School closures on ‘Day Without a Woman’ draw mixed response

At first, Tracy Kennedy thought it was a hoax.

But the news was clear, and real: the public schools in Alexandria, Virginia would be closed on Wednesday after an unusually high number of teachers submitted leave requests in order to participate or show support for “A Day Without a Woman.”

Kennedy, a single mother of two children, one of whom is enrolled in the Alexandria City Public Schools district,was livid after the district announced the planned closure on Monday.

“I have absolutely no patience when it comes to interfering with kids’ education.This is a curriculum day, it’s a lost day of instruction,” Kennedy, said in a phone interview on Wednesday. “Whatever our kids were supposed to learn today — it will not be made up with a teacher workday.”

The single-day protest, staged by the organizers of the January Women’s March on Washington, coincided with International Women’s Day, an annual celebration of the social, economic, cultural and political achievement of women,” according to the group’s website.

Participants were encouraged to stay home from work, patronize women and minority-owned businesses, or wear red to show solidarity with the movement if they could not afford to take a day off.

The Alexandria school district announced that its schools would be closed Wednesday after more than 300 staff members asked to take the day off.

“The decision was not made lightly,” Helen Lloyd, a spokesperson for the school district, wrote in an email. Lloyd added that it was “not based on a political stance or position.” Free breakfast and lunch was also offered for all students at six different locations regardless of which school they attended.

Prince George’s County Public Schools, a Maryland county that borders Washington, D.C., also closed its school district for the day.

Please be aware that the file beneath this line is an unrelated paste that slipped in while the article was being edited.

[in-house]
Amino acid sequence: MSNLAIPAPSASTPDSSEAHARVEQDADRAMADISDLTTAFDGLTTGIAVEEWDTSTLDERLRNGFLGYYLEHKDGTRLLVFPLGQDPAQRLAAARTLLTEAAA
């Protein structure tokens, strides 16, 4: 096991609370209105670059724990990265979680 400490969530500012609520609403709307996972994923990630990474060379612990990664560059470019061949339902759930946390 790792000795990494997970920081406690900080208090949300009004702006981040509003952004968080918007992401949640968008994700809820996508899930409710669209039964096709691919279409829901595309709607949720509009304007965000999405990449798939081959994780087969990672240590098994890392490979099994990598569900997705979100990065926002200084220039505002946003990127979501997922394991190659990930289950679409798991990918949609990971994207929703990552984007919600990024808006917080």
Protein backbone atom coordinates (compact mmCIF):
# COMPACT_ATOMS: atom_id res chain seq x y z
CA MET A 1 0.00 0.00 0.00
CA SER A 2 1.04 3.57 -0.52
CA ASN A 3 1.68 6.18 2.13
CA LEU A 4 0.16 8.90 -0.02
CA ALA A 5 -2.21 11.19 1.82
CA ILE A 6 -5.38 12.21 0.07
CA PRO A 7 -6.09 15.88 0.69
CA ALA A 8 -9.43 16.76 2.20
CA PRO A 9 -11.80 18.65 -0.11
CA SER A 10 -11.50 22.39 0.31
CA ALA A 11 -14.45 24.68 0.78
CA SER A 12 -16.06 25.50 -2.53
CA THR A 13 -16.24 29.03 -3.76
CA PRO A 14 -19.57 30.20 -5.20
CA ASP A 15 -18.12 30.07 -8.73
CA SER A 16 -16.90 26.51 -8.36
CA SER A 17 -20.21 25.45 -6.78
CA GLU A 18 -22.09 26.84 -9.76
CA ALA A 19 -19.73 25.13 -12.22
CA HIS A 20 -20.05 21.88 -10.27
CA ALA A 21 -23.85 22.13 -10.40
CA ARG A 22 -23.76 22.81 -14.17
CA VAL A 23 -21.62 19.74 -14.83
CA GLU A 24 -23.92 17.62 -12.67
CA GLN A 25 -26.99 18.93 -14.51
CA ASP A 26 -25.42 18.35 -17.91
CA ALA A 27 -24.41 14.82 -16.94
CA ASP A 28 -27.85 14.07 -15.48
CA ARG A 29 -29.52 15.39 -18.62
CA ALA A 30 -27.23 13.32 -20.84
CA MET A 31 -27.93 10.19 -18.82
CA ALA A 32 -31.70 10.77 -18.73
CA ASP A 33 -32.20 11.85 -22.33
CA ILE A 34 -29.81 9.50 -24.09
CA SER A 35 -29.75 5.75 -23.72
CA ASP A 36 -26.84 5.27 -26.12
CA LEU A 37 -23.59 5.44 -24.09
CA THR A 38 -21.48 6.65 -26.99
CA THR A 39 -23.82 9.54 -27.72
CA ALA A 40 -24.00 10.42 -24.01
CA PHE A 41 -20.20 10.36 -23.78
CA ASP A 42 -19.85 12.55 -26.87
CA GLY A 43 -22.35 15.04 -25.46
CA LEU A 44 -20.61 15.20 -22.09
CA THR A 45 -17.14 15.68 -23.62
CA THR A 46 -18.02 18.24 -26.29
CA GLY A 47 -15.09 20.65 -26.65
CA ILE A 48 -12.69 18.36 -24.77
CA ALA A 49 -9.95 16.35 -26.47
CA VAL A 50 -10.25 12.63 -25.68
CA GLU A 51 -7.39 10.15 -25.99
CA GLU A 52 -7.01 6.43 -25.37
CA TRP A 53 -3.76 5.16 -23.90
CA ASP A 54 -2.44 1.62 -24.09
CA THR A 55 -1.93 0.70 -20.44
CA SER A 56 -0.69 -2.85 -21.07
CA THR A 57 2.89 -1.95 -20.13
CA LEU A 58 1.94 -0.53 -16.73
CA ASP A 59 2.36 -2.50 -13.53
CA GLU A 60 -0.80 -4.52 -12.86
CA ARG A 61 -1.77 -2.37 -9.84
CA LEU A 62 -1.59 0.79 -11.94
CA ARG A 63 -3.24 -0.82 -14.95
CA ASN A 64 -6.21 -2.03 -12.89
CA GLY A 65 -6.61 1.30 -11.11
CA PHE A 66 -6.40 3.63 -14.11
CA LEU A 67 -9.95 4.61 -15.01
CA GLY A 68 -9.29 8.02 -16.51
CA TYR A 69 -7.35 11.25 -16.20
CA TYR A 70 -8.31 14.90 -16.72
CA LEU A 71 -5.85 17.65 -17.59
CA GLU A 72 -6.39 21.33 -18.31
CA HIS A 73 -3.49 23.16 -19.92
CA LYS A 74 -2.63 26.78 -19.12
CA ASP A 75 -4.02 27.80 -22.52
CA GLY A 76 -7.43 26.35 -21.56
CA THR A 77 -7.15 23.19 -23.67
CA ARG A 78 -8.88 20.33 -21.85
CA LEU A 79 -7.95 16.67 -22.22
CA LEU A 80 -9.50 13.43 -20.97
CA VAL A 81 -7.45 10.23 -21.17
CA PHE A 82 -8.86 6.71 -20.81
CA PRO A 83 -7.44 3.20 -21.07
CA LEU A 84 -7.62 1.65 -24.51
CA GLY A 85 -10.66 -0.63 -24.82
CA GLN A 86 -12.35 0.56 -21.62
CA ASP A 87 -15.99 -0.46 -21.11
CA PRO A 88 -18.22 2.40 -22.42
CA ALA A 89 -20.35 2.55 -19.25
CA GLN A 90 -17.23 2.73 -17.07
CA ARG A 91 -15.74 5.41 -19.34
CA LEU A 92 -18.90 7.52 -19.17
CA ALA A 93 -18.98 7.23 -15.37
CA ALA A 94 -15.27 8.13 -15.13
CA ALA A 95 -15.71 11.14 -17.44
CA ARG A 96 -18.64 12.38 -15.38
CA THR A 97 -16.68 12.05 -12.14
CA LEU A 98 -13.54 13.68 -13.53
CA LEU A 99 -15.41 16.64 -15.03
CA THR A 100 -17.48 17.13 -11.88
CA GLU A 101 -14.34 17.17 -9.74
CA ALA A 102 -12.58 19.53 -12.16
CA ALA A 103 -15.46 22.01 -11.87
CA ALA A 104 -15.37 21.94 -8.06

The school district’s CEO, Kevin Maxwell, said in a statement Tuesday that roughly 1,700 teachers and 30 percent of the district’s transportation staff had requested leave.

“We cannot transport students and provide safe, productive learning environments without adequate staff,” Maxwell said. “As a result, schools will be closed. We apologize for the inconvenience this will surely cause to many families.”

An activist attends a demonstration outside the White House as part of “A Day Without a Woman” strike on International Women’s Day in Washington, U.S., March 8, 2017. REUTERS/Kevin Lamarque

Katie Morgan, a mother of five who has two children enrolled in Prince George’s County, said she received the news late Tuesday night while she was at a PTA meeting. Morgan said she was surprised but believed the county made the right call, adding that she could empathize with the teachers.

“They are so underpaid and undervalued and, coincidentally, have a high female to male ratio,” Morgan said.

The median annual salary for kindergarten and elementary school teachers in the U.S. is approximately $55,000, according to the United States Bureau of Labor Statistics.

Wednesday’s protest placed a fresh spotlight on gender equality, feminist writer Maureen Shaw told the NewsHour.

“There’s no denying [women] are severely underpaid and undervalued, and the strike is calling attention to this,” Shaw said.

But Shaw said it also raised questions about income inequality within the women’s rights movement, given that many women were not able to afford a day off.

“[This] may alienate a large swath of women, as well as the tens of millions of women who make minimum wage and have neither the financial security or flexibility to strike from paid work without risk of penalty,” Shaw said.

The organizers of “A Day Without a Woman” addressed this and other issues on the “Women’s March on Washington” website, the group’s main platform. The goal of the strike, they wrote, was to work to “end the hiring discrimination” that women continue to face in the workplace.

The organizers acknowledged that “it is possible that some women may be fired,” noting that a dozen people were reportedly fired for staying home from work during the “Day Without Immigrants” strike that took place last month.

But the group argued that “nothing comes without a sacrifice,” adding that women must “look out for each other, using our privilege on behalf of others when it is called for.”

Kennedy, the single mother of two from Alexandria, said the argument didn’t resonate with her.

“I’m a strong woman. I’m self-employed. I’m a single mom. This [movement] does not represent me,” Kennedy said. “In my opinion, this is taking women back several decades.”

Sandy Marks, who also has a child enrolled in Alexandria’s public school district, said the debate was drawing attention away from the point of the protest.

The news coverage of the protest should “be less about affluent white hetero married people in privileged communities being inconvenienced by a day without childcare,” said Marks. “And more about the fact that pay equity — gender and racial — health care, maternity leave, paid sick leave, living wages are all things worth making a statement for.”